The College Music Society is an organization with a proud tradition of imagination and cultural inclusion. Its membership has regularly elected highly qualified officers hailing from various ethnic backgrounds. Two such individuals come to mind immediately: the distinguished Cuban-American pianist Nohema Fernandez and the renowned ethnomusicologist Dale Olsen. Their leadership inspired many to continue the Societys commitment to promote diversity in all aspects of music education.
Major demographic and technological transformations are fueling the need to re-examine our roles as both pedagogues and practicing musicians. As a new millennium commences, we cannot escape the pressing need to revise our didactic methods, the obligation to update our curriculum and the exigency to make our artistic and teaching institutions truly reflective and inclusive of a diverse populace espousing a multitude of aesthetic viewpoints. Coming to terms with the multiplicity of issues raised by this phenomenon not only makes political and economic sense, but also is fundamental to the advancement and well being of our profession.
The controversy surrounding diversity rages on unabated. Like wild fire, it has quickly and uncontrollably spread through all areas of academic life. Affirmative Action has been abandoned in some states, forcing institutions of higher learning to adopt admission and recruitment policies completely divorced from accepted ethnic and gender considerations. In other regions of the country, diversity considerations are still officially on the books but rarely discussed or enforced. In many instances, these new practices have resulted in a sharp downturn in attendance and participation by students of underrepresented groups.
As educators, administrators, composers and performing artists we have the obligation to reach out to all constituents of todays society. Cultural inclusion enhances the educational experience of all individuals. Student and faculty bodies that truly represent all segments of the entire population improve the educational experience for all.
Professional organizations including opera companies, orchestras, chamber ensembles and presenting organizations are being forced to justify continued financial support from local and national governmental institutions. Their programming faces growing scrutiny from the point of view of relevance and public appeal. Funding agencies are also paying attention to the make-up of their regular public. Musical institutions are facing tremendous pressures to attract a wider audience and to be responsive to the needs of an ever more varied population.
University music departments are confronting similar pressures and challenges. These range from the urgency to revise existing curricula and didactic methods in order to prepare students to deal with the professional realities of the twenty-first century, to the need to achieve the proper balance between the study of traditional and innovative disciplines.
While serving as Chair of the CMS Diversity Committee during 1999 and 2000, I had the pleasure of leading a panel presentation Diversity in Todays College Music Curriculum scheduled during the Musical Intersections Conference held in Toronto in April of 2000.
The two main issues discussed by the committee were:
- Expanding the traditional college music curriculum to include both musicological and ethnomusicological concerns. The committee agreed that students should receive a thorough background in the traditional discipline. However, the committee strongly recommends that students should have the opportunity to receive appropriate exposure to all recent developments in the field. The study of musical concepts derived from European musical thinking should be balanced with exposure to aesthetic concepts underlying art from non-western cultures.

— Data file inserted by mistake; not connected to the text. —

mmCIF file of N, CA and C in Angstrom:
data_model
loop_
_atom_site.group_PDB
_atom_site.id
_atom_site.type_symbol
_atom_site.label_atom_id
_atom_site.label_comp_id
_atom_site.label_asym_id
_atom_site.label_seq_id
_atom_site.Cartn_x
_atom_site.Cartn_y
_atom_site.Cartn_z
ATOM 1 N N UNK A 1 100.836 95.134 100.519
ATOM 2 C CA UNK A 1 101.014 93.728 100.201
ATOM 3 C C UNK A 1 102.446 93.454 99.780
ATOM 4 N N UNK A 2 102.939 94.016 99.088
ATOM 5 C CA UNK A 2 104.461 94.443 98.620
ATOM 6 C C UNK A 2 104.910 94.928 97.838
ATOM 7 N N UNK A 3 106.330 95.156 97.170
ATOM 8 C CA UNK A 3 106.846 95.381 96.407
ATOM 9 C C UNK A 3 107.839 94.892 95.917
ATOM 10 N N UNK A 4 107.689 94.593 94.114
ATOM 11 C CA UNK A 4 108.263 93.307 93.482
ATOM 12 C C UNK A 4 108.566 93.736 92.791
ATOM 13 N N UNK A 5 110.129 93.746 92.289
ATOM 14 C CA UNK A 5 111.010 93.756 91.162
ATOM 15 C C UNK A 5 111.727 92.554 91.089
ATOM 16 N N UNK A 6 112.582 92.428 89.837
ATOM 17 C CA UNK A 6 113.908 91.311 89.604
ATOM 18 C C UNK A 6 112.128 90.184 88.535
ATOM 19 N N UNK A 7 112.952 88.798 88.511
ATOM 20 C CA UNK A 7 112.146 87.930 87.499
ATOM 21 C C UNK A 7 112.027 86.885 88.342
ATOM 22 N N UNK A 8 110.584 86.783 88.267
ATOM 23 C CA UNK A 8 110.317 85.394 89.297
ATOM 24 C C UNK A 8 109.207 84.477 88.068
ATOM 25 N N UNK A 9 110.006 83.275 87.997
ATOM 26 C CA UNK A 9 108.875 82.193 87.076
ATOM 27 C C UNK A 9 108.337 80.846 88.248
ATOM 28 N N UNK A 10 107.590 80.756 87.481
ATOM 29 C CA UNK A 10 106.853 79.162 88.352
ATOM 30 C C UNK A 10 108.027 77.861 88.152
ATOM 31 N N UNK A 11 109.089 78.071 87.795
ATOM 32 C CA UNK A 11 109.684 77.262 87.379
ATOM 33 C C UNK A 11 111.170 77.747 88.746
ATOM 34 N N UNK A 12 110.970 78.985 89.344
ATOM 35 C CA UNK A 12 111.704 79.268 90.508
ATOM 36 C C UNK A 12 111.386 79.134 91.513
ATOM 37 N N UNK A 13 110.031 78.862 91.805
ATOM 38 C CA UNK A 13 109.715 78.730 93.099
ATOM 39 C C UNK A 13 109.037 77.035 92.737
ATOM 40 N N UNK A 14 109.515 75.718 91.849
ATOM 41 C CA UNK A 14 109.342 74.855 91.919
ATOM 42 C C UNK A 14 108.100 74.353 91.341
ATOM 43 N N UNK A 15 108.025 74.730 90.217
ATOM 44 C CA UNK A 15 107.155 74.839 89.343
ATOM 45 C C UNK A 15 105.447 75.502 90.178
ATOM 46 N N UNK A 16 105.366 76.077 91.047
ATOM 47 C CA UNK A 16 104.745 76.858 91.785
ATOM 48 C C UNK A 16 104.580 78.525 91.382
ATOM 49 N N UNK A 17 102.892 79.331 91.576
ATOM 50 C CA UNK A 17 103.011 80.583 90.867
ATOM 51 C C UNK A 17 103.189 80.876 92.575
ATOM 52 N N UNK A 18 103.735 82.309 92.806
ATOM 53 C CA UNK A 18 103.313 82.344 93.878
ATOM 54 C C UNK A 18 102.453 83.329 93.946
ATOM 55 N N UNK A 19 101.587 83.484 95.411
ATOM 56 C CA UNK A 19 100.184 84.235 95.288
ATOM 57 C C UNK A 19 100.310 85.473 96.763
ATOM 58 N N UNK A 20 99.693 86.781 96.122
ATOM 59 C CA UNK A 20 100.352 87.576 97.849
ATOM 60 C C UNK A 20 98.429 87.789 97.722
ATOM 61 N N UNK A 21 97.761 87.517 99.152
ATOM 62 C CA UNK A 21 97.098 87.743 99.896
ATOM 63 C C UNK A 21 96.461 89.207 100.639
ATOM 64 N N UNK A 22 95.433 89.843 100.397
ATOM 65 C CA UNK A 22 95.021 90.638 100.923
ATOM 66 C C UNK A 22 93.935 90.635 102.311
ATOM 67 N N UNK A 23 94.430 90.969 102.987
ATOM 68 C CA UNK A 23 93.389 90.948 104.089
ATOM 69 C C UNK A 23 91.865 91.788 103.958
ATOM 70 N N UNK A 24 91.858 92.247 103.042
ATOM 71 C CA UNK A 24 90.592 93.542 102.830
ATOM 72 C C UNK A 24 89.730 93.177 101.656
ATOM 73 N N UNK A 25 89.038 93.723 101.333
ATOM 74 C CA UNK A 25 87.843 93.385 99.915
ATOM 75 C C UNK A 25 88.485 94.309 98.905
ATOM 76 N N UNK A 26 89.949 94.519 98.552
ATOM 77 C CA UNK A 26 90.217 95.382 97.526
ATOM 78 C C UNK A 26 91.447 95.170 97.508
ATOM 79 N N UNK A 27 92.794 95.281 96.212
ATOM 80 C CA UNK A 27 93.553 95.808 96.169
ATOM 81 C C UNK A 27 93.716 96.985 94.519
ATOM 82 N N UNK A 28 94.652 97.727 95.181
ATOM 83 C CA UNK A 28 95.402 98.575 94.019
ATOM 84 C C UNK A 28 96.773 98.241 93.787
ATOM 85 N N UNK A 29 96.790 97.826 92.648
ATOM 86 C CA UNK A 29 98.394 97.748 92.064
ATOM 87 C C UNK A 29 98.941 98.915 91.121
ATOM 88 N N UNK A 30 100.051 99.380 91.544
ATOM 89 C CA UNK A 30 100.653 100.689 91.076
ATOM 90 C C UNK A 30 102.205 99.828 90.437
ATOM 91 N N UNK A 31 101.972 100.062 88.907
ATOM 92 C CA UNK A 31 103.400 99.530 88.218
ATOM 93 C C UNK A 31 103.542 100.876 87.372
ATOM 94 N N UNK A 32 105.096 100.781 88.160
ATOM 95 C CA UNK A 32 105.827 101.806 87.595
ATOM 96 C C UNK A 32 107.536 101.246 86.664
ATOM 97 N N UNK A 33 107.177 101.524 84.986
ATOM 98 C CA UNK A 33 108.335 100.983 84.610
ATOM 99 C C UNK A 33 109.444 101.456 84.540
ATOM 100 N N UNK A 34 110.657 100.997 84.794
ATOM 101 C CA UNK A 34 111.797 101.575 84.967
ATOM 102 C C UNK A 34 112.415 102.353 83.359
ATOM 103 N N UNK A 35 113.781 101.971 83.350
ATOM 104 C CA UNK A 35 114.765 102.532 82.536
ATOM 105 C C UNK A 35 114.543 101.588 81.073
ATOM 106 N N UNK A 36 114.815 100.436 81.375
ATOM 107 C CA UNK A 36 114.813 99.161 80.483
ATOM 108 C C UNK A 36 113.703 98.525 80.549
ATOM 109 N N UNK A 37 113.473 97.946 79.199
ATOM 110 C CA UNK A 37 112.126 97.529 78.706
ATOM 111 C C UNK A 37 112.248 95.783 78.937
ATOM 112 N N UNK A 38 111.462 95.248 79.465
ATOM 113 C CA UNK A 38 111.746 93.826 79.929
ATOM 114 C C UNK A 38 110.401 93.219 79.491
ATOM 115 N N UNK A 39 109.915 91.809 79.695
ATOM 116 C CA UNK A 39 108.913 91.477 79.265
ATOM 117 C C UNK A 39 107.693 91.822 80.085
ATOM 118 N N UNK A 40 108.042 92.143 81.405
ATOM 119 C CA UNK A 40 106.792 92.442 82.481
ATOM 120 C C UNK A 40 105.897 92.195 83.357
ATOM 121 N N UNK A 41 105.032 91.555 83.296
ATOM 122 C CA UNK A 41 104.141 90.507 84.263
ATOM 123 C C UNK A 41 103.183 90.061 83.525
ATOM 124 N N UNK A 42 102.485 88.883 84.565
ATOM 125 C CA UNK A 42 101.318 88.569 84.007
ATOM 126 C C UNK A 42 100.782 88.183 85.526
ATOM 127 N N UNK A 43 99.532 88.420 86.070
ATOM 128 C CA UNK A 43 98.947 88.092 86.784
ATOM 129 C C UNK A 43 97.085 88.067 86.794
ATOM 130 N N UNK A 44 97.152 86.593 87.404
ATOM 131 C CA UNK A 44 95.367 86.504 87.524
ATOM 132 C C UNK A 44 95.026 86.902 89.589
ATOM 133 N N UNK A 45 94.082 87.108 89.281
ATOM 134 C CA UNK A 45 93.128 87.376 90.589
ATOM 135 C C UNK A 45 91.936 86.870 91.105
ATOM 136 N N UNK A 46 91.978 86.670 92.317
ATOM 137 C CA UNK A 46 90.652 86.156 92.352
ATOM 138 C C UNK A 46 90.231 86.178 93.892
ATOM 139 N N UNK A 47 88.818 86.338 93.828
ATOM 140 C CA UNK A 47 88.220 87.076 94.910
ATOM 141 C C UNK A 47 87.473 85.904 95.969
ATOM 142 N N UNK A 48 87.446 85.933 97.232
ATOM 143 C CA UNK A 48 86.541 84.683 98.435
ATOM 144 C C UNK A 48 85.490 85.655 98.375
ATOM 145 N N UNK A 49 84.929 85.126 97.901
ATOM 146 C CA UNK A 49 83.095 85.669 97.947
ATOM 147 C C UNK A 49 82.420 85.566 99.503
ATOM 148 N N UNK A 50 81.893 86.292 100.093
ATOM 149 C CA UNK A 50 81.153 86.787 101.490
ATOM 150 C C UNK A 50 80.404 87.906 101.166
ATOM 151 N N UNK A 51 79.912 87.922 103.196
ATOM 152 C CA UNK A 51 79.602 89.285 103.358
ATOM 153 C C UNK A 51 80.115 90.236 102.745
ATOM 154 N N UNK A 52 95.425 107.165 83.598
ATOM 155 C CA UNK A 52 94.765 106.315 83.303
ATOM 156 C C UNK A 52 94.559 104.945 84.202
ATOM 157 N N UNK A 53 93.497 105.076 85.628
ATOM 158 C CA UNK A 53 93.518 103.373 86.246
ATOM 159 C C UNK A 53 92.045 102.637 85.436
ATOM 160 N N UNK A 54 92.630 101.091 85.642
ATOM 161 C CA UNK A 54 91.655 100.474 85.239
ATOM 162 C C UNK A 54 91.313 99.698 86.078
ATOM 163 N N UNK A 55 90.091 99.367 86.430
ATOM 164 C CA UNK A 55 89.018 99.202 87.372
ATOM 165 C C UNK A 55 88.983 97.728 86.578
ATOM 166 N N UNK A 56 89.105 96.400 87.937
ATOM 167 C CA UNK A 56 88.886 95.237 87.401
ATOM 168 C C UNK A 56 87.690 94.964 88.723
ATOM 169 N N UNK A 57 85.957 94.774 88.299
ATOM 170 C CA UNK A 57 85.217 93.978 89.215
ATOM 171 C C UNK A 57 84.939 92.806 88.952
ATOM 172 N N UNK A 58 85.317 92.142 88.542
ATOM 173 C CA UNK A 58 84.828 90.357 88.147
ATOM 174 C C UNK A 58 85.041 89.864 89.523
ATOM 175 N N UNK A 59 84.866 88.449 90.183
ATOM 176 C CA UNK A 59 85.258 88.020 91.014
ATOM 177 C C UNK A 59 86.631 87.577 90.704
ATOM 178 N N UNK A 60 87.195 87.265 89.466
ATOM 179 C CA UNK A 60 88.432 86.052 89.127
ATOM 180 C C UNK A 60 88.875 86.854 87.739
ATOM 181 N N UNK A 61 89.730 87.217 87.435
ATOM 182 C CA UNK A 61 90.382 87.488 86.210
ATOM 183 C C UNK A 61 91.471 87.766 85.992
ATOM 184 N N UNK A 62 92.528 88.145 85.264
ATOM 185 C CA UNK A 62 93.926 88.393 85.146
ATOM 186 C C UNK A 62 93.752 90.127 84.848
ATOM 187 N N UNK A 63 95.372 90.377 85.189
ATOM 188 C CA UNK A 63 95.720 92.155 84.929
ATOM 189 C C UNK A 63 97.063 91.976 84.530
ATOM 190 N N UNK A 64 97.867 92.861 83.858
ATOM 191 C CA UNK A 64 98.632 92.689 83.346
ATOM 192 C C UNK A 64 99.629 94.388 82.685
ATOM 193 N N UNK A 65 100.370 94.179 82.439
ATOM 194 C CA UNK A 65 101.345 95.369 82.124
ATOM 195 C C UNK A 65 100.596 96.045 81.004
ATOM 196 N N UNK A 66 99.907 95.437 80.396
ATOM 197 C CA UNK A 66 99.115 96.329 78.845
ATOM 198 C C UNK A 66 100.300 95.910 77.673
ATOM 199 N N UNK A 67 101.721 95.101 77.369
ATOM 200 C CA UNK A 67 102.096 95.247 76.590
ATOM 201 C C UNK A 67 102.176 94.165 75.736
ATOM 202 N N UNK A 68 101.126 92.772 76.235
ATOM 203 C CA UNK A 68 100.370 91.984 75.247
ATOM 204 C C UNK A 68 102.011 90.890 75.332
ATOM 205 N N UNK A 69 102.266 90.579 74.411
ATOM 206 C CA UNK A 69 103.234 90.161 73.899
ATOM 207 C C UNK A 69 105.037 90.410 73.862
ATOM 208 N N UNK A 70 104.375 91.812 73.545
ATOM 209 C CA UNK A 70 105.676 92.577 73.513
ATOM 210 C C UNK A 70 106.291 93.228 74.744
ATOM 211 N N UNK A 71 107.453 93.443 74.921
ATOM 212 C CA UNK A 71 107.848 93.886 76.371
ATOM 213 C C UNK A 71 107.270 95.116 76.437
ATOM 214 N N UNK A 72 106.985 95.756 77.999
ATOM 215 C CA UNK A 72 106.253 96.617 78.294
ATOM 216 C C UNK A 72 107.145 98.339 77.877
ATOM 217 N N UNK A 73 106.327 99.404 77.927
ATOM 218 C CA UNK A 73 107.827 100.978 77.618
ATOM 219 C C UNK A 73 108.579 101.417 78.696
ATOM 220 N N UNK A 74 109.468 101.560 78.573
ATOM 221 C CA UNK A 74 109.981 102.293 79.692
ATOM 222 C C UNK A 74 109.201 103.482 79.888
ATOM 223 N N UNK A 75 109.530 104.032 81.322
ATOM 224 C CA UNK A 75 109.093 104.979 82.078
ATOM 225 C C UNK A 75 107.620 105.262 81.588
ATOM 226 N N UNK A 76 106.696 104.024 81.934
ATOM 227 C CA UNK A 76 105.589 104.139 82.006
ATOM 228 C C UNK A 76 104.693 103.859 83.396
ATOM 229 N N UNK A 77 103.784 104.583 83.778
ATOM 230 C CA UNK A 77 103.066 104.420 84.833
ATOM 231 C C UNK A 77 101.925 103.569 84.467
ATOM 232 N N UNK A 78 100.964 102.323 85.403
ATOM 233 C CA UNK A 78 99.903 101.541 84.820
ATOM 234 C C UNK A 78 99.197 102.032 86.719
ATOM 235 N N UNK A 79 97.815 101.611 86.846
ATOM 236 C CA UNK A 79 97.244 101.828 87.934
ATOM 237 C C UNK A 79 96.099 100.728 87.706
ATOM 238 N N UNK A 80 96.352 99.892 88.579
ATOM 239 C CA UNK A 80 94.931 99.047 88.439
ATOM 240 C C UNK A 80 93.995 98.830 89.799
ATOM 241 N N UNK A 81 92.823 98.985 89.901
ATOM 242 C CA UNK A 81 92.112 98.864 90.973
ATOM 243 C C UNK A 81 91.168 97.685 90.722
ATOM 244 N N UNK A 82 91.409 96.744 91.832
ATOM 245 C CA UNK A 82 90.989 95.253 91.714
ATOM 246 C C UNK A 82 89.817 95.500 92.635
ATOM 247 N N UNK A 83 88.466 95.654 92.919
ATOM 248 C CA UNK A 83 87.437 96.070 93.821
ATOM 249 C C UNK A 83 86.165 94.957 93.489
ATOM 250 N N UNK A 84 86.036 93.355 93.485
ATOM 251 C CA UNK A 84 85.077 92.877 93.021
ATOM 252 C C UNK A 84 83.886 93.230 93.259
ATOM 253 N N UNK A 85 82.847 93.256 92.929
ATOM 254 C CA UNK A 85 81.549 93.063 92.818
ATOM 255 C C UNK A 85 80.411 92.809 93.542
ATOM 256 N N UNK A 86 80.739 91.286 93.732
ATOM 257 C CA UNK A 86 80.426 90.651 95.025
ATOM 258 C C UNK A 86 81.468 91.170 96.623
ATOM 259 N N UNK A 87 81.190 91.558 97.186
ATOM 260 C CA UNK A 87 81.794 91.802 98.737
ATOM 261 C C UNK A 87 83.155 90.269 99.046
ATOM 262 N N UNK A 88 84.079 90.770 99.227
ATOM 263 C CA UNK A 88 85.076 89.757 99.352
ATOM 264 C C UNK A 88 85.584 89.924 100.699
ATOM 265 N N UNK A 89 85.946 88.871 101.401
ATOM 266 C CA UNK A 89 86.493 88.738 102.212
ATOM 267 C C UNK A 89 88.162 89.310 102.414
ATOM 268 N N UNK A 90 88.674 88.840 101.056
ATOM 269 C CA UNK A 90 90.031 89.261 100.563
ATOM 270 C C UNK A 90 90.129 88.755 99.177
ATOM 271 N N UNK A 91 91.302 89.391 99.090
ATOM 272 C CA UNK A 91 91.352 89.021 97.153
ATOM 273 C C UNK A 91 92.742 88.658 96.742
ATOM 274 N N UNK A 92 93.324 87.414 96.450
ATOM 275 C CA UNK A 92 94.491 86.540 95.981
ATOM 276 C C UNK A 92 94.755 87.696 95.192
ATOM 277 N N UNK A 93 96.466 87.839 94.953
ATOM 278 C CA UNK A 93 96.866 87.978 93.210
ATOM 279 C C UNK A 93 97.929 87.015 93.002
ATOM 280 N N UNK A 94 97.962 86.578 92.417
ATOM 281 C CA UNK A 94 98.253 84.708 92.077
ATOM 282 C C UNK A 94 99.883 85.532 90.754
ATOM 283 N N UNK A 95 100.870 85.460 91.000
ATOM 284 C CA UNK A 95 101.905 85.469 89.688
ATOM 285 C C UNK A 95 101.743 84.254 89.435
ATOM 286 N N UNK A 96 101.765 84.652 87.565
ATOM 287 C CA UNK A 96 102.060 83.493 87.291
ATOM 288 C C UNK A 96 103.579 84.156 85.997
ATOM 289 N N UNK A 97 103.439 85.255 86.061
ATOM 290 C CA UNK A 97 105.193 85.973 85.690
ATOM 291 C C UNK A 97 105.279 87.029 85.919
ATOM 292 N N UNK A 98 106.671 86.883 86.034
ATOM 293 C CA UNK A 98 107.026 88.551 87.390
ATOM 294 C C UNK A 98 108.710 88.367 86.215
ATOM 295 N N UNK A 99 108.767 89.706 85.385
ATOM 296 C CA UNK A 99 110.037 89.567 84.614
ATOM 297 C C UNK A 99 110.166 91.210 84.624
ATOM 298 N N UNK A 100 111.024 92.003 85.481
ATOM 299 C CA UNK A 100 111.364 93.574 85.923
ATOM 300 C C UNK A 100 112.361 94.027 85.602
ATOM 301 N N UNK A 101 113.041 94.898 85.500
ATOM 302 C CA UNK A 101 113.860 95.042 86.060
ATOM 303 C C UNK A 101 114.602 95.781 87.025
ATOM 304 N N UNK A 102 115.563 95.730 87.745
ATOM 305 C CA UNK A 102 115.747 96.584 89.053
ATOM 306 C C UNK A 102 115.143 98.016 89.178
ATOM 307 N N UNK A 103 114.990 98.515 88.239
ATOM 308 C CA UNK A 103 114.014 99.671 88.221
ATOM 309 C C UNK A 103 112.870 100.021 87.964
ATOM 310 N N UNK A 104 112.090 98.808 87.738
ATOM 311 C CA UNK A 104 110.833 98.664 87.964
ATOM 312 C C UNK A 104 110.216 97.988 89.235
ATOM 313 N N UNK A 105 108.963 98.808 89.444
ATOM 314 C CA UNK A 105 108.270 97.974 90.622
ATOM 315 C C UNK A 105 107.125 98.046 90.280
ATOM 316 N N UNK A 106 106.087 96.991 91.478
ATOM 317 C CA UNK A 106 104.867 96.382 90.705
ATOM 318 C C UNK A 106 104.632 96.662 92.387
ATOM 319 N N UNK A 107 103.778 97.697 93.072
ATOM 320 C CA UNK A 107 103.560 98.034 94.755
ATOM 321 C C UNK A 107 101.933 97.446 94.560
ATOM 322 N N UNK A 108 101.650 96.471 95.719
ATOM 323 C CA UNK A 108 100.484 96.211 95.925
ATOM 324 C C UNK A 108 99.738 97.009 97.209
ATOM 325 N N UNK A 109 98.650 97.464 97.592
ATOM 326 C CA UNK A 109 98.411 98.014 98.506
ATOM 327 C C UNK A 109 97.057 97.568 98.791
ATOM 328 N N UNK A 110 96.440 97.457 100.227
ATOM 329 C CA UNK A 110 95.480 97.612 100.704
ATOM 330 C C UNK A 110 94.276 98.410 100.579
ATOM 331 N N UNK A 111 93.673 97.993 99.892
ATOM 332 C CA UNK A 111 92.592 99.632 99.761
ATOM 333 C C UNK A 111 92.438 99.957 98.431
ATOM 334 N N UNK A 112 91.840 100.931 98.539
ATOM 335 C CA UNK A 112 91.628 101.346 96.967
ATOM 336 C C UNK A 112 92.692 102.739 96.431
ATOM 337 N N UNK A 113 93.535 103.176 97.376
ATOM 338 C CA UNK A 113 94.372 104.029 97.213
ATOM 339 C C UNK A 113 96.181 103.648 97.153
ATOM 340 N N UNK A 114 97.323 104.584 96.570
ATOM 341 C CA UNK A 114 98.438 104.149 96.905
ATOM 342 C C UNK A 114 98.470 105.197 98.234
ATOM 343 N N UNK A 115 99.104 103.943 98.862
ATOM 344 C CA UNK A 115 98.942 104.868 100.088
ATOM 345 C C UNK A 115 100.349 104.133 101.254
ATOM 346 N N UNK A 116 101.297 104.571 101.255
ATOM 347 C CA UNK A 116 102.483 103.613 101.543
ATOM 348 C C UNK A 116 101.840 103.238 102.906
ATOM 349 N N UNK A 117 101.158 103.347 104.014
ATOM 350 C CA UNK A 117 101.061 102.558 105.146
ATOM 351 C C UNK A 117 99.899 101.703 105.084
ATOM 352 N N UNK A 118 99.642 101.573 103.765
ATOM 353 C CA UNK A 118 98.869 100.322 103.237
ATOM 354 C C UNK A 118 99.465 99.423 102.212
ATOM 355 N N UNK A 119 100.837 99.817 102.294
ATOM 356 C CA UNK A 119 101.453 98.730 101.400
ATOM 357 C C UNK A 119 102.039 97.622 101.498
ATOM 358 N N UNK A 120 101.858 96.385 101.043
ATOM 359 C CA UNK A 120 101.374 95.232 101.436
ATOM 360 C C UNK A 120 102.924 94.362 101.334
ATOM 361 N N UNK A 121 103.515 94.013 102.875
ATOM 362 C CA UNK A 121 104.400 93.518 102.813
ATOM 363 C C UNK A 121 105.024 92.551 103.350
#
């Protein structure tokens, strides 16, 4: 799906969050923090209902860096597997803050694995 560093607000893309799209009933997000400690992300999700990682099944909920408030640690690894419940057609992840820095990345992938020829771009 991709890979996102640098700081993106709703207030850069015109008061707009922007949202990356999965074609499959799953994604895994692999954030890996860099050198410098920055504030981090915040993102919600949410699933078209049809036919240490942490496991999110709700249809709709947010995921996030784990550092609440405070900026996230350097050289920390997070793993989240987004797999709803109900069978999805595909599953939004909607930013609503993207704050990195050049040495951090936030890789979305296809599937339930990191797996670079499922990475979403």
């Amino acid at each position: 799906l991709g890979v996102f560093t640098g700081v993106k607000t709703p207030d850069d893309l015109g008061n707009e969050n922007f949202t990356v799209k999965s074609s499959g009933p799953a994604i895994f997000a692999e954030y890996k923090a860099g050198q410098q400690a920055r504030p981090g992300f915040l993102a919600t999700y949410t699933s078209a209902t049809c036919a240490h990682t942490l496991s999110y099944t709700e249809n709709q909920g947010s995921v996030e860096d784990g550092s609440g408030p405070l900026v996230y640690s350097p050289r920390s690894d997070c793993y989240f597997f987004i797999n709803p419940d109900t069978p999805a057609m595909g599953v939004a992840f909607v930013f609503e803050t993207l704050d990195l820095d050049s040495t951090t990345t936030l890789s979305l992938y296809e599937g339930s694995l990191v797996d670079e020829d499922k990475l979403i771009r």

- Given the mission and purpose of The College Music Society, the committee strongly requested that subsequent annual and regional conferences should place greater emphasis on presenting panels, lectures, recitals and other relevant activities that would foster the curricular balance proposed above.
Max Lifchitz is active as a composer, performer, arts administrator, and educator. A graduate of The Juilliard School and Harvard University, he was invited to join the faculty of the University at Albany, SUNY in 1986. Previously, he held teaching appointments at the Manhattan School of Music and Columbia University. During the fall semester of 2006, Lifchitz served as the Elena Diaz Verson Amos Eminent Scholar in Latin American Studies at Columbus State University in Georgia.
In addition to teaching a variety of music courses and general education offerings, Lifchitz has served the University at Albany as Chair of the Music Department and the Department of Caribbean, Latin American, and US Latino Studies. In the spring of 2005, he was honored with the University at Albany’s Excellence in Research Award.
His creative endeavors have been supported by grants and fellowships from the ASCAP Foundation; the Ford Foundation; the John Simon Guggenheim Memorial Foundation; Meet the Composer, Inc.; The University of Michigan Society of Fellows; the CAPS Program of New York State; and the National Endowment for the Arts. As a pianist, Lifchitz was awarded the first prize in the 1976 Gaudeamus Competition for Performers of Contemporary Music held in Holland. His concert appearances throughout Latin America have been underwritten by the Fund for US Artists at International Festivals. Lifchitz is the founder and artistic director of the New York City-based North/South Chamber Orchestra, an ensemble dedicated to performing music by composers from the Americas.